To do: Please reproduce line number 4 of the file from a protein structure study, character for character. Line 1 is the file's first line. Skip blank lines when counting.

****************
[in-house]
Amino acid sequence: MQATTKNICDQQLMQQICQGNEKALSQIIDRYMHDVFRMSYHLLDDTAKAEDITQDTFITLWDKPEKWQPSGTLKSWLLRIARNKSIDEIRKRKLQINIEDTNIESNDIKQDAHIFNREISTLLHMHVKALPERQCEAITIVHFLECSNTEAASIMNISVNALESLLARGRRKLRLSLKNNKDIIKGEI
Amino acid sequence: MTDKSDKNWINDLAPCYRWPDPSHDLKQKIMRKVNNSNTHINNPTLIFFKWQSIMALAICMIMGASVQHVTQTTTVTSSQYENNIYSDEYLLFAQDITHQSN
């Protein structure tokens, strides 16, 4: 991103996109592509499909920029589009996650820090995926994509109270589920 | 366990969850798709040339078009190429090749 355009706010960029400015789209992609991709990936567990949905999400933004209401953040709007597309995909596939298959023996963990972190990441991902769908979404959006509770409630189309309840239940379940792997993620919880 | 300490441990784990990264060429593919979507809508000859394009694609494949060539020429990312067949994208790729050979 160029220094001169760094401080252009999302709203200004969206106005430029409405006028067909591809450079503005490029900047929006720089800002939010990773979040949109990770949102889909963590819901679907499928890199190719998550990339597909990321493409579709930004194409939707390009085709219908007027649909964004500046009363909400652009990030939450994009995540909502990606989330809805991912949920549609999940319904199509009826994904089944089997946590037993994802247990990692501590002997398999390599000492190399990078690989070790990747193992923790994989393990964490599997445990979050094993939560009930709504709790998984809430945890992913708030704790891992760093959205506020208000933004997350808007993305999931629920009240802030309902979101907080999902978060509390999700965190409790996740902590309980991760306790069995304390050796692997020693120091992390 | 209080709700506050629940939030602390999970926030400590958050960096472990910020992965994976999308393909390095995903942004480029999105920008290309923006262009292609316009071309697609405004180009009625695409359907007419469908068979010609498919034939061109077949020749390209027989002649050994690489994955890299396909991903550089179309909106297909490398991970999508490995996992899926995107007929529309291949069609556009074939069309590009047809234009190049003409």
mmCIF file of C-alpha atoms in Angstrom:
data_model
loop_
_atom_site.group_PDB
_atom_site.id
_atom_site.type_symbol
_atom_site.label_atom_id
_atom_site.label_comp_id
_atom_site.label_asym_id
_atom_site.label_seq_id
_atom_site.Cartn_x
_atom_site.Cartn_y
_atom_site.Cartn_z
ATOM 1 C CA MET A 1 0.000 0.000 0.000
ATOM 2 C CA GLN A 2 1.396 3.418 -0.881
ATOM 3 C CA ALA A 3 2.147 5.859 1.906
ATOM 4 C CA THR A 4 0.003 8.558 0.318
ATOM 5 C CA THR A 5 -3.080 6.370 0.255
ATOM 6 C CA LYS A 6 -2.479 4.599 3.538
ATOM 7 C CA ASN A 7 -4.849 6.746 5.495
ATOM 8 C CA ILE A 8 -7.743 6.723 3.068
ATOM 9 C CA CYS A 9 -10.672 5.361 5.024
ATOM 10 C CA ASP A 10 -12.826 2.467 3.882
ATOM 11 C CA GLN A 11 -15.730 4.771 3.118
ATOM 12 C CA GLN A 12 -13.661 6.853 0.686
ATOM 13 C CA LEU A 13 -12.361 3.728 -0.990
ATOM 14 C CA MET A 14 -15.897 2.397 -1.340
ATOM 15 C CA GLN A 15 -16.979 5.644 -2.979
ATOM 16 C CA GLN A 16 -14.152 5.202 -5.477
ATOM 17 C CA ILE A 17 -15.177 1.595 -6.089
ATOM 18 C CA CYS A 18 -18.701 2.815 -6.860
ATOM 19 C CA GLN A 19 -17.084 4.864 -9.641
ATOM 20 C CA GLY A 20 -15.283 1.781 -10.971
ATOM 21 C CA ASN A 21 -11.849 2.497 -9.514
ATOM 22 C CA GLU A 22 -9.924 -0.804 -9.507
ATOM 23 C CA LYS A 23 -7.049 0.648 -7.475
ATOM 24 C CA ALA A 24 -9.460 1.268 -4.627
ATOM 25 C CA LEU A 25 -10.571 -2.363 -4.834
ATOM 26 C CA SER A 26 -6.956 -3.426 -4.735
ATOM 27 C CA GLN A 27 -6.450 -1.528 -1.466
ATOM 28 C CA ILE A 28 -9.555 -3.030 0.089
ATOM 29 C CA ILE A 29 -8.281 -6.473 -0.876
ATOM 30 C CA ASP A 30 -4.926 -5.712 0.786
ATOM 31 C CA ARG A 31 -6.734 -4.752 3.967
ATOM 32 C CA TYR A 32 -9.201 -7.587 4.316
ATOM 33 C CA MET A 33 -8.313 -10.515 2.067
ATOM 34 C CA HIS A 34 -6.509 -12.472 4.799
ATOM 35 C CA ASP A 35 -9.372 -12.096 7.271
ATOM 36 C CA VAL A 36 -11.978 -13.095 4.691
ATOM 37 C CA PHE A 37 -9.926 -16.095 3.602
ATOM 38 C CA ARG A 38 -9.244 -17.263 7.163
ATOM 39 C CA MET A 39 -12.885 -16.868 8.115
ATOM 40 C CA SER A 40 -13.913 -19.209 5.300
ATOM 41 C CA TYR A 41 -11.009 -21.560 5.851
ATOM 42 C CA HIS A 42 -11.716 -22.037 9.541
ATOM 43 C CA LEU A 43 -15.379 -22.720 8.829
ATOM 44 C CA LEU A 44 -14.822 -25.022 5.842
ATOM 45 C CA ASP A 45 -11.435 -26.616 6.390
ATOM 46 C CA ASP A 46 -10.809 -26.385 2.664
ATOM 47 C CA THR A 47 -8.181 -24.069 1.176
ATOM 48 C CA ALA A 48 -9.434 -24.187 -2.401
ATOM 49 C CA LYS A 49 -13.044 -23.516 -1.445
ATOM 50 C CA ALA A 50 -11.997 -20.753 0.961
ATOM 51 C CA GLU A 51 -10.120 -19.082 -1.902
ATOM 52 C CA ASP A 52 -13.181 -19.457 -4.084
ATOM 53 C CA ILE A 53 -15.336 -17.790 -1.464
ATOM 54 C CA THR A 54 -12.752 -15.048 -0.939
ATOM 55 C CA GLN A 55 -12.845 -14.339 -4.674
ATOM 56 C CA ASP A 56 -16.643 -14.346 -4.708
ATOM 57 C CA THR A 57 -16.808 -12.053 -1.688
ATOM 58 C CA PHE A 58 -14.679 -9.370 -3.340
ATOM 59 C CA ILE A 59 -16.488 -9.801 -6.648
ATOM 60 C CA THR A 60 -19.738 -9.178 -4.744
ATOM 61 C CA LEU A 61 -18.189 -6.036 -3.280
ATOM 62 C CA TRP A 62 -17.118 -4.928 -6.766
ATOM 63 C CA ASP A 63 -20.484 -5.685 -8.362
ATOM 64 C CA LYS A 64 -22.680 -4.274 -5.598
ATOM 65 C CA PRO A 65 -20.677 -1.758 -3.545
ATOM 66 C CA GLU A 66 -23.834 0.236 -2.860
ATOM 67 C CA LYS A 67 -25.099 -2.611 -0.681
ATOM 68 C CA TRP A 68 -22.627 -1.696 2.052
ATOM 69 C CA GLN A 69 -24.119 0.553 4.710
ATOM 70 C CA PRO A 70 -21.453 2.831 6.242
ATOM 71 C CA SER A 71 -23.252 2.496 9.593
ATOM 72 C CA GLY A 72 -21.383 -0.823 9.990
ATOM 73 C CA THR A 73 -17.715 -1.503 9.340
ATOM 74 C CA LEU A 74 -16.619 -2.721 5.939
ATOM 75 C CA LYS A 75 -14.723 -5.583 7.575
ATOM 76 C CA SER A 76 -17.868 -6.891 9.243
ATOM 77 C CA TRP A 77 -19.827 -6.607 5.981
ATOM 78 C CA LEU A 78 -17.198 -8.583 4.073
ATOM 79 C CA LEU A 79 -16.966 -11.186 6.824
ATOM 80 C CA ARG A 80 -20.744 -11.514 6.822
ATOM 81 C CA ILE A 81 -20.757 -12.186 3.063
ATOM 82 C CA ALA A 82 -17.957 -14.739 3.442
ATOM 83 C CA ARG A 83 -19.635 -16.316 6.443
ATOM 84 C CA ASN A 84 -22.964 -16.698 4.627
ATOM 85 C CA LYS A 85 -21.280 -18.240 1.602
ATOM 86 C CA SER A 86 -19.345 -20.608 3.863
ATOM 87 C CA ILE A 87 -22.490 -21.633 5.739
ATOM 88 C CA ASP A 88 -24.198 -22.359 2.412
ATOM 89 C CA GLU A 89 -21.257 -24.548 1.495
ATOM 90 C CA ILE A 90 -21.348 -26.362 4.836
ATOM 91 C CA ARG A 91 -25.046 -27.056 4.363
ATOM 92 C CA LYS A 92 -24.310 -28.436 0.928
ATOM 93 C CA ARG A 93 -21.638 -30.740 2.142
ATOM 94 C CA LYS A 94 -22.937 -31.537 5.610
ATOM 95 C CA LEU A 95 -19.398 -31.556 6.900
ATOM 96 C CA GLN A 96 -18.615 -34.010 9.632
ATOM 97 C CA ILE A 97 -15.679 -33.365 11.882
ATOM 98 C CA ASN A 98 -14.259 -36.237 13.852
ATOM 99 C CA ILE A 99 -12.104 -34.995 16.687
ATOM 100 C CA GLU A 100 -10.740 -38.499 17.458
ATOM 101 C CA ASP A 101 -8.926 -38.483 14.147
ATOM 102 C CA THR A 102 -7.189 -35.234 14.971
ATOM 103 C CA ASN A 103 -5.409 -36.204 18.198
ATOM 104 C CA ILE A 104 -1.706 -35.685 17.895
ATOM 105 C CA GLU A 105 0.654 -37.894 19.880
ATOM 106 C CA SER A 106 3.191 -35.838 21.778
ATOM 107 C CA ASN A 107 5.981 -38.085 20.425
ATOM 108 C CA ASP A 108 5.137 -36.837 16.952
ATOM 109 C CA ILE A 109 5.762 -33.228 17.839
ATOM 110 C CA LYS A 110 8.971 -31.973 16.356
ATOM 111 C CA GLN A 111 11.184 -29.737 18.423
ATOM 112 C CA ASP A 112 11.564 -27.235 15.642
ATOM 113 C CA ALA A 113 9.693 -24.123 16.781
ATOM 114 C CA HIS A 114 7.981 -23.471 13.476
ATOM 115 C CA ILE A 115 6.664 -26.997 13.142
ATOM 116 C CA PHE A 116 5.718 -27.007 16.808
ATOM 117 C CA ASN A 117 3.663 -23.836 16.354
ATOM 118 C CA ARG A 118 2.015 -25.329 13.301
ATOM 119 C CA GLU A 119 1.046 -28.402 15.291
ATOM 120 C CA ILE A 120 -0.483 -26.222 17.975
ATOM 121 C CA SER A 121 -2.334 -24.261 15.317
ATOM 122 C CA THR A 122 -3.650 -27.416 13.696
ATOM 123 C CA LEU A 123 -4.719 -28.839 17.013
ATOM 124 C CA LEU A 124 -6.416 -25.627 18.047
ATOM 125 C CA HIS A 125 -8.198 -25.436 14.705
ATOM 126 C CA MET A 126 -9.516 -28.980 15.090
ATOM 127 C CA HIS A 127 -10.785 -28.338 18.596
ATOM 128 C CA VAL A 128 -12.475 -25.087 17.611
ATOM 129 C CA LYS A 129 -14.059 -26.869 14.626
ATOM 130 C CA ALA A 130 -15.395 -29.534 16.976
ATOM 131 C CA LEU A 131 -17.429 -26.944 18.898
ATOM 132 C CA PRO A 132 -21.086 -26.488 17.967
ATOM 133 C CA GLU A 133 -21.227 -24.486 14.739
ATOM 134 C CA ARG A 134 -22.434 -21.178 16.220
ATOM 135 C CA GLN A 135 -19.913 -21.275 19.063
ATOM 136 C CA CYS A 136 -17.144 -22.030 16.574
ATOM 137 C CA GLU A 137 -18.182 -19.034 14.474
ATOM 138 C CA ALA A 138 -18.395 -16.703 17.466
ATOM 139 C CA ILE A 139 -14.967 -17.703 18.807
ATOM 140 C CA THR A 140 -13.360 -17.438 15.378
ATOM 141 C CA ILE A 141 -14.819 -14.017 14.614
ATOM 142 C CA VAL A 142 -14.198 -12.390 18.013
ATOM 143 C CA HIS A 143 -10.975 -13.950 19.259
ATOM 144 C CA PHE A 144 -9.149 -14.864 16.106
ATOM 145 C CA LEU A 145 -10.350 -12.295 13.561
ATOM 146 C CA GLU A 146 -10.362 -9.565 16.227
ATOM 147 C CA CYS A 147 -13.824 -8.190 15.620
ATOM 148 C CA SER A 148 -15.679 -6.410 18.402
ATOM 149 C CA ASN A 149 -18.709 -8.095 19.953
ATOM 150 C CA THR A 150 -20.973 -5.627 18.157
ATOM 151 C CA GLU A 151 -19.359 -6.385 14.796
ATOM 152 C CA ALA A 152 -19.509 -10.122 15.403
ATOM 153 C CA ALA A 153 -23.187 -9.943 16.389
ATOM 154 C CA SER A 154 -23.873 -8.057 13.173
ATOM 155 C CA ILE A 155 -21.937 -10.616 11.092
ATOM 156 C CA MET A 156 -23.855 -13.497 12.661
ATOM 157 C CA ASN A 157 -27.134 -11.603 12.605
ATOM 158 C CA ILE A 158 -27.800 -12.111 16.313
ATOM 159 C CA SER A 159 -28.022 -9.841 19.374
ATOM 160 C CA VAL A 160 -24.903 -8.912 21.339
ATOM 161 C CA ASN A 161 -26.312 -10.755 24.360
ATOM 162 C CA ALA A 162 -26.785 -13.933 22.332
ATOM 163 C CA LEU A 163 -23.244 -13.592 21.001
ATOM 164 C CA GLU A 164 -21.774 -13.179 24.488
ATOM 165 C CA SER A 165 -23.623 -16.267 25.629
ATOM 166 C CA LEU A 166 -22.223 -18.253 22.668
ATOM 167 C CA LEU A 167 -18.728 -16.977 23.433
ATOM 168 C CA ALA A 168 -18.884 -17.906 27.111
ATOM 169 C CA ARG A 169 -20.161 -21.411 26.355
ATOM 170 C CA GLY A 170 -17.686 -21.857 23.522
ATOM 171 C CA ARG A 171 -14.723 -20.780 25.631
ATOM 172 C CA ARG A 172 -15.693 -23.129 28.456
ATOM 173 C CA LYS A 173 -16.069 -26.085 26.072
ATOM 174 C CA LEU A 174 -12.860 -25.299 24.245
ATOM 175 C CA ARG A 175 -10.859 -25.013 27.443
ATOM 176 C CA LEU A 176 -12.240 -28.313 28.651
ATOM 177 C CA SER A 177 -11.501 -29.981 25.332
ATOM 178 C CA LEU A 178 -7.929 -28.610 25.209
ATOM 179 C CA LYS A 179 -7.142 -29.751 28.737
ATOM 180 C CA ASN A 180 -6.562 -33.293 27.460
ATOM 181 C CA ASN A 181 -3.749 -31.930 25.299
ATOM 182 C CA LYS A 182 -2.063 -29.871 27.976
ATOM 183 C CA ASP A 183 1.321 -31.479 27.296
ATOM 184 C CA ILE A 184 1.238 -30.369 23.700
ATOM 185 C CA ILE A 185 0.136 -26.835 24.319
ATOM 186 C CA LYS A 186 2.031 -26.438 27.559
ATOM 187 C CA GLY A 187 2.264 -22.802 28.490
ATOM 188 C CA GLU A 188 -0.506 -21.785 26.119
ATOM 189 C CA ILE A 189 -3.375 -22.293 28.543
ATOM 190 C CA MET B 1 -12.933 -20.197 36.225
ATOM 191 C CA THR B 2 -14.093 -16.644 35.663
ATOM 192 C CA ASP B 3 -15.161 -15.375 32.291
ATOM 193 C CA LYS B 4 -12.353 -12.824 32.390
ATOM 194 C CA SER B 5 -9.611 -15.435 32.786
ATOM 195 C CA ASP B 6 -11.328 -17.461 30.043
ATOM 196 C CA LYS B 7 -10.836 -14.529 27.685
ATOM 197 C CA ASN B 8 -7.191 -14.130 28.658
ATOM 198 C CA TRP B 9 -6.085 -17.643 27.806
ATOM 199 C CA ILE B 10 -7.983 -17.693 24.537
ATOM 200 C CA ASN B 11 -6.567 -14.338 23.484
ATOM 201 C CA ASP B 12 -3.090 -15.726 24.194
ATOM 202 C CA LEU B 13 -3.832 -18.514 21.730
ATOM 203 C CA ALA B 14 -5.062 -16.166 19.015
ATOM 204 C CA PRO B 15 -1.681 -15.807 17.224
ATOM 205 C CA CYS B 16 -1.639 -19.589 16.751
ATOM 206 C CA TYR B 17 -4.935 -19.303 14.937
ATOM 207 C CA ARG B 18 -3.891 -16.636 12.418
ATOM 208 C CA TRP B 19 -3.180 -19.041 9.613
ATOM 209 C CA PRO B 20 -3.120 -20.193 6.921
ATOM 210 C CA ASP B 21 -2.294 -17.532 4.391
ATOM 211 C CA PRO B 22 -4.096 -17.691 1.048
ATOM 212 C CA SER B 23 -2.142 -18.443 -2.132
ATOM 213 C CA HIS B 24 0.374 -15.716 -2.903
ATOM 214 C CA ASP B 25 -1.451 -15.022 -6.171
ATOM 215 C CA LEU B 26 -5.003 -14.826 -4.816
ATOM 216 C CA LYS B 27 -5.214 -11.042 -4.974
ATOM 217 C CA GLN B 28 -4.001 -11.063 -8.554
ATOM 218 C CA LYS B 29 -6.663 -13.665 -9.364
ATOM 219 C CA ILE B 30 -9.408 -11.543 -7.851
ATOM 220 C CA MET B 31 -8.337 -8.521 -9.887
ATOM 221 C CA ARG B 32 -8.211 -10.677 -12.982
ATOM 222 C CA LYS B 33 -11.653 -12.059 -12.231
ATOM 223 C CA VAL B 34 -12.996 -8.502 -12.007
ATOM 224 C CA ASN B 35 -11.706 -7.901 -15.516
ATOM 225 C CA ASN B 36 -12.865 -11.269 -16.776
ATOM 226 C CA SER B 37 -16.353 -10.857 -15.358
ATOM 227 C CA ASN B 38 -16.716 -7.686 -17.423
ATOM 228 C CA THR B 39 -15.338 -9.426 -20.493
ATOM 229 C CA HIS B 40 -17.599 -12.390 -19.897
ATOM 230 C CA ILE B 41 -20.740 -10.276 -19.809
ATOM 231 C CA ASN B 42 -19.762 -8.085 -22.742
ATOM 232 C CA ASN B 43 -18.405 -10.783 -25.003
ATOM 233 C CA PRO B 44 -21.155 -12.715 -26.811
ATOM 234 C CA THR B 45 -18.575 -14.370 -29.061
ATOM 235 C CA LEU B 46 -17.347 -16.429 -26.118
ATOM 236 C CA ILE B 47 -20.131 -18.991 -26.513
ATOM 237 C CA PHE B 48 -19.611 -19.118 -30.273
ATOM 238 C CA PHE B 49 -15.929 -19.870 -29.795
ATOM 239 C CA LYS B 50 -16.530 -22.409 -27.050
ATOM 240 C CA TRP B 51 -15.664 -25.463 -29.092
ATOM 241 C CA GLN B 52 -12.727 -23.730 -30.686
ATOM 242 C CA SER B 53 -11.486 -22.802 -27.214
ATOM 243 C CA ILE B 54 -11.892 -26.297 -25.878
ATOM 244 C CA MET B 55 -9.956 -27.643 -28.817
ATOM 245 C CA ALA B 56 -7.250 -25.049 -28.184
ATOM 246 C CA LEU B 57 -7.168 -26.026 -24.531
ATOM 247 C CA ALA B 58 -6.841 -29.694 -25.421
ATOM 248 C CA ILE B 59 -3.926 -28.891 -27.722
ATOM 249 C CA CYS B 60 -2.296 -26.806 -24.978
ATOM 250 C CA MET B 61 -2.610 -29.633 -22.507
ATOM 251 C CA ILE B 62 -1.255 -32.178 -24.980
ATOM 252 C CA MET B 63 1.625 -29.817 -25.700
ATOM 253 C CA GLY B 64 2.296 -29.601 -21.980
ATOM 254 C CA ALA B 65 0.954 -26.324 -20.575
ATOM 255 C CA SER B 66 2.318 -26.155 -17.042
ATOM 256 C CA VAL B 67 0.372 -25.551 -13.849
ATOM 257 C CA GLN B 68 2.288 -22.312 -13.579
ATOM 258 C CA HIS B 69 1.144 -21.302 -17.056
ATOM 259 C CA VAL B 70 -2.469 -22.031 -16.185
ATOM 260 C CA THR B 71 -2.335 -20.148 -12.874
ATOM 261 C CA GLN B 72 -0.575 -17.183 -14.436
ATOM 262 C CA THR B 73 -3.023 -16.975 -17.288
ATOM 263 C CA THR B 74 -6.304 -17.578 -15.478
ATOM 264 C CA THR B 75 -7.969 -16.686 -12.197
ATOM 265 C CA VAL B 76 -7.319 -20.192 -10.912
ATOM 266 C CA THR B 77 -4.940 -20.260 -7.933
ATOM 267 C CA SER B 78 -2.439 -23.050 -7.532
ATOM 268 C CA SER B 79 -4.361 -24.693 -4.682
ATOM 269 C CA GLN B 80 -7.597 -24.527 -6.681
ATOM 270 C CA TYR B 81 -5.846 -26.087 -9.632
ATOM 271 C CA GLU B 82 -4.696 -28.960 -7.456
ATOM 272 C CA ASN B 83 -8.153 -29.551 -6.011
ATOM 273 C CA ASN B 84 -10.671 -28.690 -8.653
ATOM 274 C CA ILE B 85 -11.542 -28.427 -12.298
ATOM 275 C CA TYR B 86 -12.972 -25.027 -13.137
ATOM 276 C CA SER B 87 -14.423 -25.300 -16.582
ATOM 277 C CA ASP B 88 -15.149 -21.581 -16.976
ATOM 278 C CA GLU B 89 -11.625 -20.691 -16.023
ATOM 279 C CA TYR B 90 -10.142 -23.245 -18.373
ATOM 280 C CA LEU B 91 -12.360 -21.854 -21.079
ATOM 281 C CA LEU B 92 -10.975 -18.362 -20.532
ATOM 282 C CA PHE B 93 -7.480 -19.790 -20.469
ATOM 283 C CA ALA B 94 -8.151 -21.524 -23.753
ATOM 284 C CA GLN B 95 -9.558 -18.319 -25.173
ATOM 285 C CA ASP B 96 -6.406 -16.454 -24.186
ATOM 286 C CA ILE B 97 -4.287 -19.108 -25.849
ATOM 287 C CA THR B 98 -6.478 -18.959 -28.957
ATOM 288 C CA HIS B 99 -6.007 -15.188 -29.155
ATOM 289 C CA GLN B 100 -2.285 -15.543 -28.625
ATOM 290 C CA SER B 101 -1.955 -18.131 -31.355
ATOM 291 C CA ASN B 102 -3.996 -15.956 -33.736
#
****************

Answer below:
């Protein structure tokens, strides 16, 4: 991103996109592509499909920029589009996650820090995926994509109270589920 | 366990969850798709040339078009190429090749 355009706010960029400015789209992609991709990936567990949905999400933004209401953040709007597309995909596939298959023996963990972190990441991902769908979404959006509770409630189309309840239940379940792997993620919880 | 300490441990784990990264060429593919979507809508000859394009694609494949060539020429990312067949994208790729050979 160029220094001169760094401080252009999302709203200004969206106005430029409405006028067909591809450079503005490029900047929006720089800002939010990773979040949109990770949102889909963590819901679907499928890199190719998550990339597909990321493409579709930004194409939707390009085709219908007027649909964004500046009363909400652009990030939450994009995540909502990606989330809805991912949920549609999940319904199509009826994904089944089997946590037993994802247990990692501590002997398999390599000492190399990078690989070790990747193992923790994989393990964490599997445990979050094993939560009930709504709790998984809430945890992913708030704790891992760093959205506020208000933004997350808007993305999931629920009240802030309902979101907080999902978060509390999700965190409790996740902590309980991760306790069995304390050796692997020693120091992390 | 209080709700506050629940939030602390999970926030400590958050960096472990910020992965994976999308393909390095995903942004480029999105920008290309923006262009292609316009071309697609405004180009009625695409359907007419469908068979010609498919034939061109077949020749390209027989002649050994690489994955890299396909991903550089179309909106297909490398991970999508490995996992899926995107007929529309291949069609556009074939069309590009047809234009190049003409």